II. Pre-law and the Philosophy Major
Philosophy majors develop many skills needed in law school and in legal careers: analysis of arguments, organizing reasoning, identifying fallacies, uncovering premises and presuppositions, and structuring complex thought. Argument and reasoning are fundamental in both philosophy and legal thought. Although formal deductive logic has an important role in legal contexts, legal practice and scholarship also demand continual attention to informal logic and to probability judgments. The study of philosophy hones one's deductive and inductive skills. In addition to developing these skills for legal thought, philosophy majors inquire into many topics of interest to pre-law students. Ethics, social and political philosophy, and philosophy of law are the philosophical areas most obviously related to law. Legal concepts and normative arguments in law intersect with moral and political concepts such as justice, social obligation, fairness, wrongfulness, and legitimate authority. Contract law intersects with the ethics of promising, criminal law intersects with philosophical concerns about responsibility and punishment, tort and property law intersect with philosophical reflection upon distributive and corrective justice. The relevance of philosophical reflection to American constitutional law is deep and pervasive—indeed, it is often argued that fundamental changes in conceptions of constitutional rights are justified by reasoning more akin to philosophical argument than to ordinary legal reasoning. And so contemporary legal scholarship reverberates with philosophical reflection, with many law schools including faculty with joint appointments in law and philosophy, and law journals frequently including articles by philosophers as well as philosophically informed lawyers.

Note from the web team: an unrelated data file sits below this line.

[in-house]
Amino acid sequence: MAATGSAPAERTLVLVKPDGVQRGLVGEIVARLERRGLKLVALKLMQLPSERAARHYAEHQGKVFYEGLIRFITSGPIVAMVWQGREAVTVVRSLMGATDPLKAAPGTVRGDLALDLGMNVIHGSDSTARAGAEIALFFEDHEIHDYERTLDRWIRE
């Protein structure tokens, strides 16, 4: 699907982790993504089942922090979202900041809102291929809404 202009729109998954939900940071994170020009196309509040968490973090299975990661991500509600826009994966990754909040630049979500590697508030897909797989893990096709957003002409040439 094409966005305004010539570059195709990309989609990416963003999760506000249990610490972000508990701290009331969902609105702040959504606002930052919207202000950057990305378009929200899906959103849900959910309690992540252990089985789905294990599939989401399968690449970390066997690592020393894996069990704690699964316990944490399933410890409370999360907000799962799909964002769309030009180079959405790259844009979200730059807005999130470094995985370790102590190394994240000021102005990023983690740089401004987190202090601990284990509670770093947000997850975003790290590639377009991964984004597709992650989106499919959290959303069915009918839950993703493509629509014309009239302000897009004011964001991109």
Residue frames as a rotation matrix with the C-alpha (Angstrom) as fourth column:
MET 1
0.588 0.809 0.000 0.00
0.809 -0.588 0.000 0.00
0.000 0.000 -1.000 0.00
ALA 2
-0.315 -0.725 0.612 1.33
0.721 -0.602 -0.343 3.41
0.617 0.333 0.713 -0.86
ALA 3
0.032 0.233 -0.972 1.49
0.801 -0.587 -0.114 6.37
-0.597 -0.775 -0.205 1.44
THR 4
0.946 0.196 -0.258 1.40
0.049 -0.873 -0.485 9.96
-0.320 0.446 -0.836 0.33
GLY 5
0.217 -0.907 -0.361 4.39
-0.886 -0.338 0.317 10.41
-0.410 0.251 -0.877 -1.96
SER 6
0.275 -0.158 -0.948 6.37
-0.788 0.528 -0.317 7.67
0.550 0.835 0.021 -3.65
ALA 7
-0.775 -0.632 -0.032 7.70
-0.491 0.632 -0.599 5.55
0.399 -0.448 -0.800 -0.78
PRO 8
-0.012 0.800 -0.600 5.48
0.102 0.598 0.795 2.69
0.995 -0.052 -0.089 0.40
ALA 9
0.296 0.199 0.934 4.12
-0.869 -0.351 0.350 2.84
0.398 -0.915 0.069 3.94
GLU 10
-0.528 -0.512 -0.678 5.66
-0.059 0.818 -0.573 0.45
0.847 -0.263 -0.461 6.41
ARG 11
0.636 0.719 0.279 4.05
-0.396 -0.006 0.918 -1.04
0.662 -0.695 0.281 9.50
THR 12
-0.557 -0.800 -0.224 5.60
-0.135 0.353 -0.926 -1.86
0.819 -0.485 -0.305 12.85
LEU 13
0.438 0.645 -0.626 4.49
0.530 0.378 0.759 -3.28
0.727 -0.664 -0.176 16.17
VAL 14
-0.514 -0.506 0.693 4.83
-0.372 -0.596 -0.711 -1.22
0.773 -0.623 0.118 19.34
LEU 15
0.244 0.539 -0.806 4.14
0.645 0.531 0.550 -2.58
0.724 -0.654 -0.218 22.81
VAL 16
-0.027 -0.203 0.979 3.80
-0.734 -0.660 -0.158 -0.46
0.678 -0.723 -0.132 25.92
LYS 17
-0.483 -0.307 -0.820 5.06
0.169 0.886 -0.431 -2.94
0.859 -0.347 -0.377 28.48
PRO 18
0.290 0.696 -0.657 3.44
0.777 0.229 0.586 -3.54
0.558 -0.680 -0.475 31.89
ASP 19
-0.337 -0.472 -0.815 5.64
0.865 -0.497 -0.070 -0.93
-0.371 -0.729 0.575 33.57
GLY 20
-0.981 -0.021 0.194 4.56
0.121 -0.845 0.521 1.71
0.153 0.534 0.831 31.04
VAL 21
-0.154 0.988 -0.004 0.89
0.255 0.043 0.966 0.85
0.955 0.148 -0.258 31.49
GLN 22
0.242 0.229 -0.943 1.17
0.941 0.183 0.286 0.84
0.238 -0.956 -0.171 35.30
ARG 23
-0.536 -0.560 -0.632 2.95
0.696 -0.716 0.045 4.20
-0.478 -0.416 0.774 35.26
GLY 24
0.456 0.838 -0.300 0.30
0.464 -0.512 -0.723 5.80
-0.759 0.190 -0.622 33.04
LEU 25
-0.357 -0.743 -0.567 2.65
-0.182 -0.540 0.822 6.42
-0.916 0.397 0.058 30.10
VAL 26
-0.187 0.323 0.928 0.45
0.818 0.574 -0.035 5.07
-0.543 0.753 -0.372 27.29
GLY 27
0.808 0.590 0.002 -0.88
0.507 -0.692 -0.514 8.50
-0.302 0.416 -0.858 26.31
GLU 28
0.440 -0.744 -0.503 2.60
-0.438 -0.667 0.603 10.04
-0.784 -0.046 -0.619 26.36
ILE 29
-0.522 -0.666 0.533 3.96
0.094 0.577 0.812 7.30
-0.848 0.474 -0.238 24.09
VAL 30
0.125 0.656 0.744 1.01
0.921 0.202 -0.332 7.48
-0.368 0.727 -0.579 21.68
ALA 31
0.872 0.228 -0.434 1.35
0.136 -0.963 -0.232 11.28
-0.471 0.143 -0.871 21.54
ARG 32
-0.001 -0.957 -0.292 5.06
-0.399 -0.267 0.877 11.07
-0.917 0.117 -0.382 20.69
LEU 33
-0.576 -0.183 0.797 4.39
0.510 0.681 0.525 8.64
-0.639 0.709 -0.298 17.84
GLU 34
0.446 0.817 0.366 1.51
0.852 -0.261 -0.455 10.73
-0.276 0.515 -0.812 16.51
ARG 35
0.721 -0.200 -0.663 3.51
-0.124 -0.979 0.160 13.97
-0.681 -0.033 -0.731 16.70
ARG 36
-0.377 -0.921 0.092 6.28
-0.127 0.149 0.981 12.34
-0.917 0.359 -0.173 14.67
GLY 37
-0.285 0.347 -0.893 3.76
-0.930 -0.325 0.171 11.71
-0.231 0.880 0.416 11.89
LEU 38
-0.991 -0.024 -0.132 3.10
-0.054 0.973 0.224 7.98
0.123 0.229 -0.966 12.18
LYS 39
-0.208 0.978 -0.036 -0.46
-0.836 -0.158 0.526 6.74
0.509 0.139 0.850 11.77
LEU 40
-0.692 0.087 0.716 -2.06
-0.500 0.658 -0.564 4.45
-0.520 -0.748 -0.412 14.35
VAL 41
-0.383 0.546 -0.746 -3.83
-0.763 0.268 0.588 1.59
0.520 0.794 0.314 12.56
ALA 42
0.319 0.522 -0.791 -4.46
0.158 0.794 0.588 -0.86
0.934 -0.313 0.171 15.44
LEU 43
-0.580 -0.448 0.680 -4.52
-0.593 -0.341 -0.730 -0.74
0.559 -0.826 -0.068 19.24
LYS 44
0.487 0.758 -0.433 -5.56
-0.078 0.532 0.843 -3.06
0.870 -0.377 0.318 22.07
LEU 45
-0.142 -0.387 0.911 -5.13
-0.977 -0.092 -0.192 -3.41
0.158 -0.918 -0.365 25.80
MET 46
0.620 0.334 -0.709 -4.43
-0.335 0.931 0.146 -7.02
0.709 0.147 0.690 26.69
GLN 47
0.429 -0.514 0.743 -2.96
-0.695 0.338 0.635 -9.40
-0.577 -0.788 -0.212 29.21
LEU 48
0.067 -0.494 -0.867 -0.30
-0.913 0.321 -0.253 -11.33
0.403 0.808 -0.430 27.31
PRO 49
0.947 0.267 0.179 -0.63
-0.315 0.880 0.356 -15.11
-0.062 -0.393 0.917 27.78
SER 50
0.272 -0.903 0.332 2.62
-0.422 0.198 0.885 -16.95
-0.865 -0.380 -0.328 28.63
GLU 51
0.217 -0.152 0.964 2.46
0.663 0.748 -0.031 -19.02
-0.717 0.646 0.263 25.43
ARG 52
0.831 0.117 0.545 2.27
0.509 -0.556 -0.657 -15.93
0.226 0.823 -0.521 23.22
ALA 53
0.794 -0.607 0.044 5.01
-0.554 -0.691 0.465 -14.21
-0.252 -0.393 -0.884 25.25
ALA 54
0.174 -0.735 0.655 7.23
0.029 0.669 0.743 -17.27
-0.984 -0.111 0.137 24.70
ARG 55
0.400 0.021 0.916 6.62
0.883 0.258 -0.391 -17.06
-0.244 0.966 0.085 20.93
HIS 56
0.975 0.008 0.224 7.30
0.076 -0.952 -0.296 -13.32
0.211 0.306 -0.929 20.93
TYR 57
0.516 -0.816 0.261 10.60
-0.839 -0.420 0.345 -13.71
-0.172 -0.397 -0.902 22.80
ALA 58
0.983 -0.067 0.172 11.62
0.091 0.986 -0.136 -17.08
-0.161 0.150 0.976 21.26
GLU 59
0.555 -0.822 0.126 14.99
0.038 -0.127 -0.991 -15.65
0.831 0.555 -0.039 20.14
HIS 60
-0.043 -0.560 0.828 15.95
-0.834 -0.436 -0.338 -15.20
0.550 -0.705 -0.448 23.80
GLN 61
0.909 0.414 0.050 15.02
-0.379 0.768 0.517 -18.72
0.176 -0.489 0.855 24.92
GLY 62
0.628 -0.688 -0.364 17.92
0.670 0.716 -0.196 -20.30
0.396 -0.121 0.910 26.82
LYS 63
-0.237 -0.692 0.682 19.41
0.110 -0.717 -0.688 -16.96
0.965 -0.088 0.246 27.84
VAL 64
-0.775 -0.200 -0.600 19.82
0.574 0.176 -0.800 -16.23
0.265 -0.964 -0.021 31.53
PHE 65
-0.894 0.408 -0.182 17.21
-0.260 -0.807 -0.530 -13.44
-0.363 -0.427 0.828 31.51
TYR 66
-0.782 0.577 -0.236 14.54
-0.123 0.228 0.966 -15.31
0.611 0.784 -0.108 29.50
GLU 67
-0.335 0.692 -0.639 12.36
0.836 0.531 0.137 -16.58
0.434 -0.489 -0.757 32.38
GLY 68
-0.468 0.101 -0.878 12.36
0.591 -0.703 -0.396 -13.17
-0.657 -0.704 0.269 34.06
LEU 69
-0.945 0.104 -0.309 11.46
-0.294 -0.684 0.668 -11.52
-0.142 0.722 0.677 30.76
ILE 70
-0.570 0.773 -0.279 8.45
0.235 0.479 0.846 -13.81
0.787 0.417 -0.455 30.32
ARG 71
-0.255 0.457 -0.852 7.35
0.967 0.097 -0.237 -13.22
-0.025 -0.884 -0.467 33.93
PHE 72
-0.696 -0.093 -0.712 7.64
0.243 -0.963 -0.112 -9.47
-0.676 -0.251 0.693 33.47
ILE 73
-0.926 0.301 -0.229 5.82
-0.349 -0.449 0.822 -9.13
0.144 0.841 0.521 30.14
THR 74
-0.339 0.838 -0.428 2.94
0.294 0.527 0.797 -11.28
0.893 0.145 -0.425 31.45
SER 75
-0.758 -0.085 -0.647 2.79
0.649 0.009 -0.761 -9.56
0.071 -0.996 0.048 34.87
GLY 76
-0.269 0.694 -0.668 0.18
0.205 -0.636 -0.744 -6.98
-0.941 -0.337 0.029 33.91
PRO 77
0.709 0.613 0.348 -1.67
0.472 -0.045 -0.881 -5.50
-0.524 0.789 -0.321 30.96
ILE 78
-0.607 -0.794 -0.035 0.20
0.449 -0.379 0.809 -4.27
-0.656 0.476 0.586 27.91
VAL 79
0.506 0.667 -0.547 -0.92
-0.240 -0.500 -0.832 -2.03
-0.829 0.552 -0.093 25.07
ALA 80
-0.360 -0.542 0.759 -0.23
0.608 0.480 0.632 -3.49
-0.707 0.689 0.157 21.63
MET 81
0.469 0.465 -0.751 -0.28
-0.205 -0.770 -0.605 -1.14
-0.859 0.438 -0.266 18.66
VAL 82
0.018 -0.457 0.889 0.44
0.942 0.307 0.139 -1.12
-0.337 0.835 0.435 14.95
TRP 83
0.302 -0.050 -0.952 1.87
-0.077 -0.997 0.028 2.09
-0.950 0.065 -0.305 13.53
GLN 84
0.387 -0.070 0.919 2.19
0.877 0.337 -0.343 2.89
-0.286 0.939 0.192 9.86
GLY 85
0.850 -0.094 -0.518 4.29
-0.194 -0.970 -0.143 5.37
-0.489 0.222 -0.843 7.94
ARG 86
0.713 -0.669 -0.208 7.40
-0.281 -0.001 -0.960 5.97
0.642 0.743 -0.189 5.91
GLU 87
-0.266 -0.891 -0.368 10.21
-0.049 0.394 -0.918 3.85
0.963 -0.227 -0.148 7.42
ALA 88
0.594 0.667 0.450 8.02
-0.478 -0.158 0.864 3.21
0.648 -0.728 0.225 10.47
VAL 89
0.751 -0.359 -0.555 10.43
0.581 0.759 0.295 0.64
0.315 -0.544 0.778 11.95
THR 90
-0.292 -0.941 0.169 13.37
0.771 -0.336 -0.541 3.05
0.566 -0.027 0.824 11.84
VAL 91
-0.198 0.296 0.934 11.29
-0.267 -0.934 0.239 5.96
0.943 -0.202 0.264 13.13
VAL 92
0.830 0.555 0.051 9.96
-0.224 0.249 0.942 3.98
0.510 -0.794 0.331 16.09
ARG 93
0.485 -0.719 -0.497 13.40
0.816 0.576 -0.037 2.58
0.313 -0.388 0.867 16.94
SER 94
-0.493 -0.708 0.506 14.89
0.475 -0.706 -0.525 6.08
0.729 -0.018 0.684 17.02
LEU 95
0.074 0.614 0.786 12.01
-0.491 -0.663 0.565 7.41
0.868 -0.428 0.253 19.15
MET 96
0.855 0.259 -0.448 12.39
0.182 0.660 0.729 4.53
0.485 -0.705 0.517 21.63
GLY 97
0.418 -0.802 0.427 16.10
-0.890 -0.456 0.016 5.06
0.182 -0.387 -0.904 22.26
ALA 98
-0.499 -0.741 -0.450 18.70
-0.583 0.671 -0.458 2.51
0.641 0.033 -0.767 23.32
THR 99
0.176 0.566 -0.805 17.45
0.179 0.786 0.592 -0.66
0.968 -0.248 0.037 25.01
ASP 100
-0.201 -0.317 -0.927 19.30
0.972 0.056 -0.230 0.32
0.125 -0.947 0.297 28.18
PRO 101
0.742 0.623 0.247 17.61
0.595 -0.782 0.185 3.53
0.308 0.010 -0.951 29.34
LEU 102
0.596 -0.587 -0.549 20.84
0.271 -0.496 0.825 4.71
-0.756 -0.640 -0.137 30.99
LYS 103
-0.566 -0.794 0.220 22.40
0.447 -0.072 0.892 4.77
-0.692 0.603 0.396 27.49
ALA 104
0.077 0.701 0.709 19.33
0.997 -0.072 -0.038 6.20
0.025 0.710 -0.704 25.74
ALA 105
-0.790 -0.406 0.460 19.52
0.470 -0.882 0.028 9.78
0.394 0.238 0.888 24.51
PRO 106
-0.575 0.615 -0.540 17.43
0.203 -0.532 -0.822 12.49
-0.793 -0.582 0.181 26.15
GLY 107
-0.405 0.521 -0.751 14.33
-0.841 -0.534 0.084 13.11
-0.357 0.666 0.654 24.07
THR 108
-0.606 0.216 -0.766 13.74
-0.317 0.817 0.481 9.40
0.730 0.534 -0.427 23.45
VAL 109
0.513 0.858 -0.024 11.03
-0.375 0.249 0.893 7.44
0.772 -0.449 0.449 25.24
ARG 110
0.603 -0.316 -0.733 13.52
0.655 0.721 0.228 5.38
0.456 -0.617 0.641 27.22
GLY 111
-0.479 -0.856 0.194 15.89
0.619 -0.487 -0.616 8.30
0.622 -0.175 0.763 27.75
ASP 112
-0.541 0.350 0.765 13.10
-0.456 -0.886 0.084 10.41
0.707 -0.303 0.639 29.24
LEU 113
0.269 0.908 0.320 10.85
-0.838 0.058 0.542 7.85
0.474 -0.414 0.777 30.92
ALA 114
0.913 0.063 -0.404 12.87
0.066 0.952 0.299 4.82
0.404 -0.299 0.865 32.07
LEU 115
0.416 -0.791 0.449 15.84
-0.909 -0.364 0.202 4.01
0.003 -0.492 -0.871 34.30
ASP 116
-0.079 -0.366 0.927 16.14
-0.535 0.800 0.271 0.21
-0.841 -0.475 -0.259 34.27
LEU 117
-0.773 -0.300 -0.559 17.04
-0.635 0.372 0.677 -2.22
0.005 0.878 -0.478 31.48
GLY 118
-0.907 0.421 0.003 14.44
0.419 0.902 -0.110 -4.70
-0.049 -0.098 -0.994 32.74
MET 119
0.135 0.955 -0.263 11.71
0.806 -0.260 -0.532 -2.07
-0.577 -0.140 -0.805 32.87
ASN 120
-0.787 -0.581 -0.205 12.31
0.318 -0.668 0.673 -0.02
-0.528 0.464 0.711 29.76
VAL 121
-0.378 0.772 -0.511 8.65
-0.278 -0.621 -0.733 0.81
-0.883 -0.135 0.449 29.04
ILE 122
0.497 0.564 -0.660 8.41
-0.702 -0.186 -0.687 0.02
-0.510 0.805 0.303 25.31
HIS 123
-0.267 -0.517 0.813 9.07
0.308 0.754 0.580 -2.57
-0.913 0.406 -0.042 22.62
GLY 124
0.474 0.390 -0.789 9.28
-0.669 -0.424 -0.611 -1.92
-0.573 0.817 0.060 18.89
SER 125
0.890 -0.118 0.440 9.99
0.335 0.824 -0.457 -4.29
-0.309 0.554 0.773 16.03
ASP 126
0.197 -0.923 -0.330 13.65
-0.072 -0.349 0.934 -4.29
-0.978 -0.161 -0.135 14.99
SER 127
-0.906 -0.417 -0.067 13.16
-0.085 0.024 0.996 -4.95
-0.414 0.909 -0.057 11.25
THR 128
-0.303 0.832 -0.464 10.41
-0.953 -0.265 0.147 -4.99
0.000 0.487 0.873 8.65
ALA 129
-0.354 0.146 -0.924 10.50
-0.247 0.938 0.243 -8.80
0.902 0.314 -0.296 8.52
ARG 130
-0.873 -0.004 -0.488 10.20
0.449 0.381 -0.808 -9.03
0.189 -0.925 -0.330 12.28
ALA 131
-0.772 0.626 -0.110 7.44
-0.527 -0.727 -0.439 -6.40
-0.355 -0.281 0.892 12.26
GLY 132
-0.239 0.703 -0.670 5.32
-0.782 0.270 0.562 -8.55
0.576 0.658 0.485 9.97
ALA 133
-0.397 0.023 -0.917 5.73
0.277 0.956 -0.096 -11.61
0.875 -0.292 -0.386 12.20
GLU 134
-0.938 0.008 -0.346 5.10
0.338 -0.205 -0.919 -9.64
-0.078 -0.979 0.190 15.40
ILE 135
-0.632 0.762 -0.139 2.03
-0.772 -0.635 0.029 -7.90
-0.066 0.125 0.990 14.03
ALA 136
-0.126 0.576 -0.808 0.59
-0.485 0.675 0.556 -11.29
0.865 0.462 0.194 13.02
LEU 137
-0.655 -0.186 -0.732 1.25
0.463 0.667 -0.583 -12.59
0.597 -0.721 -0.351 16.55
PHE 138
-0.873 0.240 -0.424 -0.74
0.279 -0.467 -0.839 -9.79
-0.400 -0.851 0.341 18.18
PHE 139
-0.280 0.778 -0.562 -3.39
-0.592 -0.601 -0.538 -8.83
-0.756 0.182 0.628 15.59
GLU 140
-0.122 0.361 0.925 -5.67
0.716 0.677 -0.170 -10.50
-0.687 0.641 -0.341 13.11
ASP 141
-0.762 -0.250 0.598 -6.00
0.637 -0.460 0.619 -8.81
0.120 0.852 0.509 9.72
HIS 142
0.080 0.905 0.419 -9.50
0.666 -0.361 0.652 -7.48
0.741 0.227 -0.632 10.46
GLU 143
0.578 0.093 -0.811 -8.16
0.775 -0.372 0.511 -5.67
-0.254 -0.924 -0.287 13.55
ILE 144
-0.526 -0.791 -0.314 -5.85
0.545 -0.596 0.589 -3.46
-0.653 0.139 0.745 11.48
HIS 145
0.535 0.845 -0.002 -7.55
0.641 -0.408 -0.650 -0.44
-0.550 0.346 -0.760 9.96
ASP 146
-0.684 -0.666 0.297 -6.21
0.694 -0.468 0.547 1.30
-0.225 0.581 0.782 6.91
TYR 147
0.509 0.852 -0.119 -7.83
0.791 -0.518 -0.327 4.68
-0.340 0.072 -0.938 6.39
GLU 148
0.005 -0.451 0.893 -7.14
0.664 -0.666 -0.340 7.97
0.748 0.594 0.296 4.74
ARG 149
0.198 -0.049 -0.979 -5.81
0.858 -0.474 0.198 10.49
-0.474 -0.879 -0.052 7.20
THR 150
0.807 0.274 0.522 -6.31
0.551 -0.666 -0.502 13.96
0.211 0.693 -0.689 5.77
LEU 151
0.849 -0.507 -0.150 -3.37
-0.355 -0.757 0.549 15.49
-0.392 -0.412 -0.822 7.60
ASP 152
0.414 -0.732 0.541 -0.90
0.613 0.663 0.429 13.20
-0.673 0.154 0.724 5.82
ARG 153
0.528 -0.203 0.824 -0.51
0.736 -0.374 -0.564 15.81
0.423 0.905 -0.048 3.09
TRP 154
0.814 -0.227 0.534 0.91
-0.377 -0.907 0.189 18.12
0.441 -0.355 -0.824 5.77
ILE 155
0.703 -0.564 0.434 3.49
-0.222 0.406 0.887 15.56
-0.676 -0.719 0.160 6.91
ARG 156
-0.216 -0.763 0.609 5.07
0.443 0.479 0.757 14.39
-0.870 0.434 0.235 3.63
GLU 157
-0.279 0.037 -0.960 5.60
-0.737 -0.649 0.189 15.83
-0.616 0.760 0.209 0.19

Less obviously related areas of philosophy also engage the attention of reflective legal scholars and practitioners. The philosophy of mind and metaphysics impact legal thought concerning intention, voluntariness, and free will as well as liability and personal identity. The theory of knowledge, with its sustained scrutiny of the difficulty of fully grasping the truth, spurs inquiry into knowledge claims both about the law and about empirical matters of relevance to law and lawmaking (such as the deterrent effect of various kinds of punishment). Philosophical reflection concerning the human existential condition challenges legal thought to see the lived reality of the people sometimes objectified within legal scholarship and practice.
Pre-law philosophy students may choose any of the three tracks offered to philosophy majors. The Professional Track is especially recommended for those considering a combination of graduate work in philosophy and law, whether by directly entering one of the joint philosophy/law school programs offered at several universities, or by beginning in either philosophy alone or law school alone while contemplating an eventual combination. And within the Specialized Track there is an available pre-law focus that may be especially attractive to some, for it concentrates on philosophical reflection directly related to law. This specialized focus can also facilitate a dual major with another pre-law field.
Philosophy faculty advisors on both campuses will provide pre-law philosophy majors with information about taking the Law School Admission Test (LSAT) and about registering with and using the Law School Data Assembly Service (LSDAS). Advisors will also discuss the importance of recommendations from faculty and the procedures for obtaining them. In addition to facilitating application to law school, the philosophy faculty are committed to helping pre-law philosophy majors during the process of preparing academically for the rigors of law school itself, with its heavy demands for reasoning, clarity, and systematic thought.
- Professor Kenneth Rogerson - (919-5972)